However, these are only intellectual conversations until we begin to discover the limitations of our mortal lives. As a young man, I hardly gave a thought to illness, falls or broken bones. I assumed, even if it were painful, I would heal and get back to normal. When, a little later in life, I realized that I might not get better, I became more intentional about self care. I ate better and worked out more. I have successfully slowed the downward curve but now I realize, the curve is only going one direction. I told the FIRL group that now when I lay down and get short of breath, my first reaction is fear. I don’t want to die gasping for breath. Or when I experience increased mental errors and lost memories, I think dementia. I don’t want to die out of touch with the people around me. Nor do I want to be entirely dependent. But if we live long enough, this is how most of us will die.
Hearing this, Bobbie Garner, in her nineties, promised that my fears will turn into curiosity as I realize that the things I thought were important became obviously unreliable. I hope I live long enough to know that curiosity, acceptance and peace.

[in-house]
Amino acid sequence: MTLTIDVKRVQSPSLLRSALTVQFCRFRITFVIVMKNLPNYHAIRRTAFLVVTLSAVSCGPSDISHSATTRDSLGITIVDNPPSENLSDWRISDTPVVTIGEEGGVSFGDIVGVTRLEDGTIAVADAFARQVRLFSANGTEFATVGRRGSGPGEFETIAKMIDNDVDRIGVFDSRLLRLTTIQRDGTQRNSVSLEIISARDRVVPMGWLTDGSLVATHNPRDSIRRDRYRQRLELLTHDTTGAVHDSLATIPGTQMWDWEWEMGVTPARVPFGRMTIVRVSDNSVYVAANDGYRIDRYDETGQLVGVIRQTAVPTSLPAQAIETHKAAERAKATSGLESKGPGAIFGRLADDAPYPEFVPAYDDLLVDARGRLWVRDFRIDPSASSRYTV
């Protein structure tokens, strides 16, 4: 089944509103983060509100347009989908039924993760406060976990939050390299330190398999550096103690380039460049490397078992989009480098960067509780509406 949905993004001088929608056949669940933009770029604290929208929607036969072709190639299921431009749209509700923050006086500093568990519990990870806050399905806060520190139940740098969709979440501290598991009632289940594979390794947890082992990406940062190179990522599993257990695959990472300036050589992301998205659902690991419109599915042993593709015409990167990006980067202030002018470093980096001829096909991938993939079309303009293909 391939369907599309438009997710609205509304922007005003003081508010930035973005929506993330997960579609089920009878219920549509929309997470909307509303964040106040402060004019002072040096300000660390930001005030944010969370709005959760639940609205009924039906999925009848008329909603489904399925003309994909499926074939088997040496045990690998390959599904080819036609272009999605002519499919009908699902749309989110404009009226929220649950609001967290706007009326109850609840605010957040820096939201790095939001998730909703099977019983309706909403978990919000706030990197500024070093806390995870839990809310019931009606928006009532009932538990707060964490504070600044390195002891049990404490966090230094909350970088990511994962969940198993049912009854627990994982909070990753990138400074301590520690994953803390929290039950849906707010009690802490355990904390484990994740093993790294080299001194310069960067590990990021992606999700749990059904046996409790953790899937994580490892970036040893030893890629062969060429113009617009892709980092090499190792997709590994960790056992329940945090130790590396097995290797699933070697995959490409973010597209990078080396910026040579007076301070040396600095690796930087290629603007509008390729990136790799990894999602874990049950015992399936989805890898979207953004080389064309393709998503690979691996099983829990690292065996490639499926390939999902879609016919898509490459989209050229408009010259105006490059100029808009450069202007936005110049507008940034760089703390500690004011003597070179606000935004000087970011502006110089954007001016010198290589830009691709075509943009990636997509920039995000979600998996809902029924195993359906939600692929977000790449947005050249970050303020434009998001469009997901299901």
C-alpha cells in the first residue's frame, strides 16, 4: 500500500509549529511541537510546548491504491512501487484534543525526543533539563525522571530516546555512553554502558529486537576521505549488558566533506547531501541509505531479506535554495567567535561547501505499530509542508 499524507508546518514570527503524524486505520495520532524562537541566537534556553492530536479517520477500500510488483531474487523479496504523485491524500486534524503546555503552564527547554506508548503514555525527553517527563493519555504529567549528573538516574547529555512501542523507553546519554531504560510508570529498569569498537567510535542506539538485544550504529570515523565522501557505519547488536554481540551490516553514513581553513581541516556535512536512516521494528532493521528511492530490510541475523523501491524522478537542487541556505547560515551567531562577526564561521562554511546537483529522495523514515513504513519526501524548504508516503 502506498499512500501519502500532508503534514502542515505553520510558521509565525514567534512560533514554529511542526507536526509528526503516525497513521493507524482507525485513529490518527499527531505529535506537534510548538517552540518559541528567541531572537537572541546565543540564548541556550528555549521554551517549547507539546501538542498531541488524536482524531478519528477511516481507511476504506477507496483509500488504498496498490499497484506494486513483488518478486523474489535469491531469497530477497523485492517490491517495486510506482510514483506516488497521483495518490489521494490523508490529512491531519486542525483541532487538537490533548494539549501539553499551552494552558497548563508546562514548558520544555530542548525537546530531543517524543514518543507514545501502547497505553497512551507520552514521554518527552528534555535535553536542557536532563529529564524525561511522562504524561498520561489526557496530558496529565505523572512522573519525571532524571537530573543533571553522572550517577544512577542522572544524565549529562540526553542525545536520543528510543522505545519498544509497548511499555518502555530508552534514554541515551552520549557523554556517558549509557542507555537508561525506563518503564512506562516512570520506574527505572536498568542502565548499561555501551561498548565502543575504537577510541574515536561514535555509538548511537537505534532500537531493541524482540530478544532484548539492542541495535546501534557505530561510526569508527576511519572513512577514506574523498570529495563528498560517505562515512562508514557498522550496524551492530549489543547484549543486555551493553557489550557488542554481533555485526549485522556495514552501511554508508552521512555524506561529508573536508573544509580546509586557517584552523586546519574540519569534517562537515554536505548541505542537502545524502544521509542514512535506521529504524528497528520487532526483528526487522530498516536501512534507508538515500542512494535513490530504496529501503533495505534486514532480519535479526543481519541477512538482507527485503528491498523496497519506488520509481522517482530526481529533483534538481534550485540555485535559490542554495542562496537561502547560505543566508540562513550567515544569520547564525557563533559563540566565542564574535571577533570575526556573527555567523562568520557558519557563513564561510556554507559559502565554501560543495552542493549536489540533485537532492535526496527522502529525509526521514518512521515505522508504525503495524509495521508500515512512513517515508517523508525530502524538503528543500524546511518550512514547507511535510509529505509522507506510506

We cannot rely on our bodies for life. In the end, the only things that turn out to be reliably true are God’s promises at baptism. Jesus demonstrated that in his death. Jesus lived a life that said life did not reside in his mortal body. Jesus’ body most certainly died. His heart stopped beating. He was tortured, suffered, and was abandoned. Yet he lives. Suddenly, none of the ways we evaluate life (starting out with breathing) actually applied. What matters in life is the faith that we matter—no matter what happens to our bodies. We are God’s beloved children. What matters in life is how we offer the love and regard given to us in our baptisms. What matters in life is the conviction that every drop of kindness joins God in an ocean of love. In that moment we are one with God.
I have told the story before but it bears repeating. A woman made of salt wandered the earth desolate and alone. On day she came upon the sea shore. Curious, she put her hand into the water and suddenly felt a peace she had never known. As she withdrew her hand, she was fingerless. Her greatest peace came at the price of the body she had always known.
Or, as Paul wrote: “ For if we have been united with him in a death like his, we will certainly be united with him in a resurrection like his.
LET IT BE SO.